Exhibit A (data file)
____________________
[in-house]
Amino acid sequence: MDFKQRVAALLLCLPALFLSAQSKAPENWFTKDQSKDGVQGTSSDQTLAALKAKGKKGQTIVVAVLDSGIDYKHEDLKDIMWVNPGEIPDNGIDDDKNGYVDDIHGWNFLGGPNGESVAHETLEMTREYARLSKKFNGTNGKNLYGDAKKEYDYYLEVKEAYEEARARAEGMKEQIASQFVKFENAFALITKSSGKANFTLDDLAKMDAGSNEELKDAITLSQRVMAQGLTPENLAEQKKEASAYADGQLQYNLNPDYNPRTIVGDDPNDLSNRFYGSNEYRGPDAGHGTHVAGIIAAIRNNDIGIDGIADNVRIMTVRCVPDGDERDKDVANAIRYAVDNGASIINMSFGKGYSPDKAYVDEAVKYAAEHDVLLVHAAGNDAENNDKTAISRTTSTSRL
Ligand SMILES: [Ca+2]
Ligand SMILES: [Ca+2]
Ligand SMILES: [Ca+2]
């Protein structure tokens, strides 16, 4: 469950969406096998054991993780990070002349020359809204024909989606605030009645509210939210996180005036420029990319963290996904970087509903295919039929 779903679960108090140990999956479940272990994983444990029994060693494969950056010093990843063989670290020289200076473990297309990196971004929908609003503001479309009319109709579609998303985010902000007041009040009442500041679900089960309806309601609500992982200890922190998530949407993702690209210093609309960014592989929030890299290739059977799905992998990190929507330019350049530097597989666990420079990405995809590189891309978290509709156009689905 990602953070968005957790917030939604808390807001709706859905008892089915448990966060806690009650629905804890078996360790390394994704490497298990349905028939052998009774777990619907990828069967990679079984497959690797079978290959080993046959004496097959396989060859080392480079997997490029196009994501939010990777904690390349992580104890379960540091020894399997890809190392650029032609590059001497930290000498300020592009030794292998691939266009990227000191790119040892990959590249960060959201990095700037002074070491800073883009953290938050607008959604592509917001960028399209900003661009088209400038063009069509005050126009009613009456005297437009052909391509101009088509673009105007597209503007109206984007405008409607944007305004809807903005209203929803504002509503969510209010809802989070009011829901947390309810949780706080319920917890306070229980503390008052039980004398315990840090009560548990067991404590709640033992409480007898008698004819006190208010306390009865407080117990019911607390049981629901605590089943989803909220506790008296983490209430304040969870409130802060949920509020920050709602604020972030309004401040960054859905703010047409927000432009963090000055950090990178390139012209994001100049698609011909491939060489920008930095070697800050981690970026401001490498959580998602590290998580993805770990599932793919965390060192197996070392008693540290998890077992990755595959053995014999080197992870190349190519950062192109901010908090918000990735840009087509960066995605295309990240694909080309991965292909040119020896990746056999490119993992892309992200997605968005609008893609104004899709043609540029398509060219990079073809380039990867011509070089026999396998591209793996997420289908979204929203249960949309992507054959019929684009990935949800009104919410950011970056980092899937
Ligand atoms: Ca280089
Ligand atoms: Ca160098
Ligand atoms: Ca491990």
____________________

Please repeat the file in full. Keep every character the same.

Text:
[in-house]
Amino acid sequence: MDFKQRVAALLLCLPALFLSAQSKAPENWFTKDQSKDGVQGTSSDQTLAALKAKGKKGQTIVVAVLDSGIDYKHEDLKDIMWVNPGEIPDNGIDDDKNGYVDDIHGWNFLGGPNGESVAHETLEMTREYARLSKKFNGTNGKNLYGDAKKEYDYYLEVKEAYEEARARAEGMKEQIASQFVKFENAFALITKSSGKANFTLDDLAKMDAGSNEELKDAITLSQRVMAQGLTPENLAEQKKEASAYADGQLQYNLNPDYNPRTIVGDDPNDLSNRFYGSNEYRGPDAGHGTHVAGIIAAIRNNDIGIDGIADNVRIMTVRCVPDGDERDKDVANAIRYAVDNGASIINMSFGKGYSPDKAYVDEAVKYAAEHDVLLVHAAGNDAENNDKTAISRTTSTSRL
Ligand SMILES: [Ca+2]
Ligand SMILES: [Ca+2]
Ligand SMILES: [Ca+2]
């Protein structure tokens, strides 16, 4: 469950969406096998054991993780990070002349020359809204024909989606605030009645509210939210996180005036420029990319963290996904970087509903295919039929 779903679960108090140990999956479940272990994983444990029994060693494969950056010093990843063989670290020289200076473990297309990196971004929908609003503001479309009319109709579609998303985010902000007041009040009442500041679900089960309806309601609500992982200890922190998530949407993702690209210093609309960014592989929030890299290739059977799905992998990190929507330019350049530097597989666990420079990405995809590189891309978290509709156009689905 990602953070968005957790917030939604808390807001709706859905008892089915448990966060806690009650629905804890078996360790390394994704490497298990349905028939052998009774777990619907990828069967990679079984497959690797079978290959080993046959004496097959396989060859080392480079997997490029196009994501939010990777904690390349992580104890379960540091020894399997890809190392650029032609590059001497930290000498300020592009030794292998691939266009990227000191790119040892990959590249960060959201990095700037002074070491800073883009953290938050607008959604592509917001960028399209900003661009088209400038063009069509005050126009009613009456005297437009052909391509101009088509673009105007597209503007109206984007405008409607944007305004809807903005209203929803504002509503969510209010809802989070009011829901947390309810949780706080319920917890306070229980503390008052039980004398315990840090009560548990067991404590709640033992409480007898008698004819006190208010306390009865407080117990019911607390049981629901605590089943989803909220506790008296983490209430304040969870409130802060949920509020920050709602604020972030309004401040960054859905703010047409927000432009963090000055950090990178390139012209994001100049698609011909491939060489920008930095070697800050981690970026401001490498959580998602590290998580993805770990599932793919965390060192197996070392008693540290998890077992990755595959053995014999080197992870190349190519950062192109901010908090918000990735840009087509960066995605295309990240694909080309991965292909040119020896990746056999490119993992892309992200997605968005609008893609104004899709043609540029398509060219990079073809380039990867011509070089026999396998591209793996997420289908979204929203249960949309992507054959019929684009990935949800009104919410950011970056980092899937
Ligand atoms: Ca280089
Ligand atoms: Ca160098
Ligand atoms: Ca491990």